He’s the boy from Bradford, done good – a ‘tough as nails’ business leader who built the Shard and steered Mace to become one of the UK’s most prestigious multidisciplinary construction firms. So what happened when Stephen Pycroft was given an on-stage grilling by Building editor Sarah Richardson at Building Live? Joey Gardiner reports. Photography by Dean O’Brien
If there’s one figure in UK construction that fascinates the industry, almost on a par with Ray O’Rourke, then it’s Mace executive chair Stephen Pycroft. The former Bovis project manager, who started his career as a site labourer, has presided over a period, since taking over from Bob White in 2004, in which Mace has grown tenfold, and transformed from a construction manager to one of the biggest contractors in the land – among many other things. Last year his firm, which encompasses fixed-price contracting, consultancy, construction management and facilities management, and works across both building and civils work, at home and overseas, turned over £1.49bn and it is well on course to hit its £2bn turnover target by 2020. Recent months have seen the builder of the Shard mop up a string of high-profile jobs, including that of main construction partner on Tottenham Hotspur’s £400m new stadium.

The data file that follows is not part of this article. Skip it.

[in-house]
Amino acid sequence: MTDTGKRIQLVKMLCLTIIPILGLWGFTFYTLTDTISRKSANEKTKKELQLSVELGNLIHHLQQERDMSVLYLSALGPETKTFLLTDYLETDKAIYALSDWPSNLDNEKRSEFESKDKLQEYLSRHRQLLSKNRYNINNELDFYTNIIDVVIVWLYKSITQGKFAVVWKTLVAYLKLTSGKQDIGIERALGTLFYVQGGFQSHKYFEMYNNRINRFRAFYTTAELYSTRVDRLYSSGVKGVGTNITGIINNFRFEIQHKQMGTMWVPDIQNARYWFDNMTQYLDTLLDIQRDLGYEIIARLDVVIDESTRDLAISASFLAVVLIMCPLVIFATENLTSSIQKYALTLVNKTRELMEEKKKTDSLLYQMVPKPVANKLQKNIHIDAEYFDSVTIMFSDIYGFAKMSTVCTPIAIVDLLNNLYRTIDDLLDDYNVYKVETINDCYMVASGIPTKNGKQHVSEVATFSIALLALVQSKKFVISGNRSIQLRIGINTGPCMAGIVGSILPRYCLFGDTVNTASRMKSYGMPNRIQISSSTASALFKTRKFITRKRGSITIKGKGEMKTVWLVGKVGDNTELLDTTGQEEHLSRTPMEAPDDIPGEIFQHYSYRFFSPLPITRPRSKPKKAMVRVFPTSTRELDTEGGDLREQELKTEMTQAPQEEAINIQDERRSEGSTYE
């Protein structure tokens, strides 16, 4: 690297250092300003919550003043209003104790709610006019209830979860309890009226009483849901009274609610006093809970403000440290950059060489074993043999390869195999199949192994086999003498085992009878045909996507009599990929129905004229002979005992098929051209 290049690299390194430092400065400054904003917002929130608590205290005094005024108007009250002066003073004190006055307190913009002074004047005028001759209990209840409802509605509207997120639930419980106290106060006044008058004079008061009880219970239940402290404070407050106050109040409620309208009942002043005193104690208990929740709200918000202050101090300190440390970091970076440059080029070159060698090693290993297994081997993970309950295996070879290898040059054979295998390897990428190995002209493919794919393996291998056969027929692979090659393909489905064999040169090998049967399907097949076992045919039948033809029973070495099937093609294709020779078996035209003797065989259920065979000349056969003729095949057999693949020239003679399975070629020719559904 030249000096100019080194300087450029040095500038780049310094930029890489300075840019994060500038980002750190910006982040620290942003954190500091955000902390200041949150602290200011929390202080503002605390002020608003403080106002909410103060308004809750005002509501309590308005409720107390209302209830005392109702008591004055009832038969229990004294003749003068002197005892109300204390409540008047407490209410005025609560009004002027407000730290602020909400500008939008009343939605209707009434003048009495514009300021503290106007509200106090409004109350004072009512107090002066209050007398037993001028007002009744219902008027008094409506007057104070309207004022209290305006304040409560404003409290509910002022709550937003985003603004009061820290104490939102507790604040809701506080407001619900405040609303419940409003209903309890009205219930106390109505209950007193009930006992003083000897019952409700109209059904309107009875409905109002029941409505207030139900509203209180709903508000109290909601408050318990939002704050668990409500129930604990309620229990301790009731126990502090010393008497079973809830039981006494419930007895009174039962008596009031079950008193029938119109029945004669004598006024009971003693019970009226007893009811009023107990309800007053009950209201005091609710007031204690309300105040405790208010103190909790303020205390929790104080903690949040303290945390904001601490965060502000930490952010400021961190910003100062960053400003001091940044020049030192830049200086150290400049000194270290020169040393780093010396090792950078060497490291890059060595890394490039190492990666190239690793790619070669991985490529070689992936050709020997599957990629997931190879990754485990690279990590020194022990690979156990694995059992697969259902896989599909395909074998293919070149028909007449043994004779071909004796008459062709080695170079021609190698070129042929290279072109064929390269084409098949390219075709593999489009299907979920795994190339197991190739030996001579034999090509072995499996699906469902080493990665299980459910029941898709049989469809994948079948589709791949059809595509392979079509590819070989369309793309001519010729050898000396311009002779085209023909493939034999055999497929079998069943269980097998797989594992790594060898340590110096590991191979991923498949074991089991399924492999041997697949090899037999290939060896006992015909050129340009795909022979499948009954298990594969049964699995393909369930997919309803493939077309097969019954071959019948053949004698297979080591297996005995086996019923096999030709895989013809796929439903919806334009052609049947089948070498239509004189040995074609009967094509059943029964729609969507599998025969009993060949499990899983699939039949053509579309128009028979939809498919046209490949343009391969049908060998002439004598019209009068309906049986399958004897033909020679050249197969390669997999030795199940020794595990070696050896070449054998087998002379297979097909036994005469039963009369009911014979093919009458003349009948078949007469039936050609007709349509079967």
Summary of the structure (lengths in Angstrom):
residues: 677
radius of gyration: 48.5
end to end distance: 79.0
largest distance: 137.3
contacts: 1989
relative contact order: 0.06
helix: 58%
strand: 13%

It’s fair to say majority shareholder Pycroft is the antithesis of the smooth City-friendly corporate managers that run many big builders. Passionate and tough, he has a reputation as a hard taskmaster who is not averse to using the occasional verbal hairdryer to pull people up.